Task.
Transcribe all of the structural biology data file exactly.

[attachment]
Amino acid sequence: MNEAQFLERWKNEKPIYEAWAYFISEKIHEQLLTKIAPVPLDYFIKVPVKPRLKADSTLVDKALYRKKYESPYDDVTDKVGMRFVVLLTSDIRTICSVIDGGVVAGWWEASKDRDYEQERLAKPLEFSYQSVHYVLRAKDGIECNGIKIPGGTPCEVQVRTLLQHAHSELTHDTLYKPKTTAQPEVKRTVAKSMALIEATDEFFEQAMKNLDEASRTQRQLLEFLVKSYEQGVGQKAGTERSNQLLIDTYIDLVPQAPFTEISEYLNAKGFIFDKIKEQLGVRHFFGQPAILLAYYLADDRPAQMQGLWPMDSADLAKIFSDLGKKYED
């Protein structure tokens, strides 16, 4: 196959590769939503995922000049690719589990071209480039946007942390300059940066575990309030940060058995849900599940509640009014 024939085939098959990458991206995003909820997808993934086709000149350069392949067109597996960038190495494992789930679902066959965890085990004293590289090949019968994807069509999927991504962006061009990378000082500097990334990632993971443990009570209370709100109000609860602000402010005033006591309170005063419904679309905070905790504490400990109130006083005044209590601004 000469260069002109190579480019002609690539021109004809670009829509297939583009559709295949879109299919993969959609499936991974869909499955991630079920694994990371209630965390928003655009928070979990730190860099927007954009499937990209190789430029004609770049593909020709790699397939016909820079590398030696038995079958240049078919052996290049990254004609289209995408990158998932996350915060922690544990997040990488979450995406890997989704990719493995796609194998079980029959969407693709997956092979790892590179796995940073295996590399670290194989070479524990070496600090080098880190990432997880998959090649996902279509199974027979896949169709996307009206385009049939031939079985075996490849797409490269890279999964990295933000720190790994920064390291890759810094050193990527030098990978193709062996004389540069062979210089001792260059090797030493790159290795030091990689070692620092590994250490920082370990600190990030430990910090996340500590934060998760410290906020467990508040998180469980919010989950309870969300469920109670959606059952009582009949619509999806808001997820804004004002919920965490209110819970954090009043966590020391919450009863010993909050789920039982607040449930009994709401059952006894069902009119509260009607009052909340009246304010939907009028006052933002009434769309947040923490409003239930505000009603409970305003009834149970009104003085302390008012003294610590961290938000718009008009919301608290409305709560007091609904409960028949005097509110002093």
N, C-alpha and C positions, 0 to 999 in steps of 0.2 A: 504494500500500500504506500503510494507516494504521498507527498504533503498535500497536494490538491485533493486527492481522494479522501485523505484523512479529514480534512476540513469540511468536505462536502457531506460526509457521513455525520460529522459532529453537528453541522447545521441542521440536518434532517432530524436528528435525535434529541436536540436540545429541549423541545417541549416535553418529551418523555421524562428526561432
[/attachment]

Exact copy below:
Amino acid sequence: MNEAQFLERWKNEKPIYEAWAYFISEKIHEQLLTKIAPVPLDYFIKVPVKPRLKADSTLVDKALYRKKYESPYDDVTDKVGMRFVVLLTSDIRTICSVIDGGVVAGWWEASKDRDYEQERLAKPLEFSYQSVHYVLRAKDGIECNGIKIPGGTPCEVQVRTLLQHAHSELTHDTLYKPKTTAQPEVKRTVAKSMALIEATDEFFEQAMKNLDEASRTQRQLLEFLVKSYEQGVGQKAGTERSNQLLIDTYIDLVPQAPFTEISEYLNAKGFIFDKIKEQLGVRHFFGQPAILLAYYLADDRPAQMQGLWPMDSADLAKIFSDLGKKYED
């Protein structure tokens, strides 16, 4: 196959590769939503995922000049690719589990071209480039946007942390300059940066575990309030940060058995849900599940509640009014 024939085939098959990458991206995003909820997808993934086709000149350069392949067109597996960038190495494992789930679902066959965890085990004293590289090949019968994807069509999927991504962006061009990378000082500097990334990632993971443990009570209370709100109000609860602000402010005033006591309170005063419904679309905070905790504490400990109130006083005044209590601004 000469260069002109190579480019002609690539021109004809670009829509297939583009559709295949879109299919993969959609499936991974869909499955991630079920694994990371209630965390928003655009928070979990730190860099927007954009499937990209190789430029004609770049593909020709790699397939016909820079590398030696038995079958240049078919052996290049990254004609289209995408990158998932996350915060922690544990997040990488979450995406890997989704990719493995796609194998079980029959969407693709997956092979790892590179796995940073295996590399670290194989070479524990070496600090080098880190990432997880998959090649996902279509199974027979896949169709996307009206385009049939031939079985075996490849797409490269890279999964990295933000720190790994920064390291890759810094050193990527030098990978193709062996004389540069062979210089001792260059090797030493790159290795030091990689070692620092590994250490920082370990600190990030430990910090996340500590934060998760410290906020467990508040998180469980919010989950309870969300469920109670959606059952009582009949619509999806808001997820804004004002919920965490209110819970954090009043966590020391919450009863010993909050789920039982607040449930009994709401059952006894069902009119509260009607009052909340009246304010939907009028006052933002009434769309947040923490409003239930505000009603409970305003009834149970009104003085302390008012003294610590961290938000718009008009919301608290409305709560007091609904409960028949005097509110002093």
N, C-alpha and C positions, 0 to 999 in steps of 0.2 A: 504494500500500500504506500503510494507516494504521498507527498504533503498535500497536494490538491485533493486527492481522494479522501485523505484523512479529514480534512476540513469540511468536505462536502457531506460526509457521513455525520460529522459532529453537528453541522447545521441542521440536518434532517432530524436528528435525535434529541436536540436540545429541549423541545417541549416535553418529551418523555421524562428526561432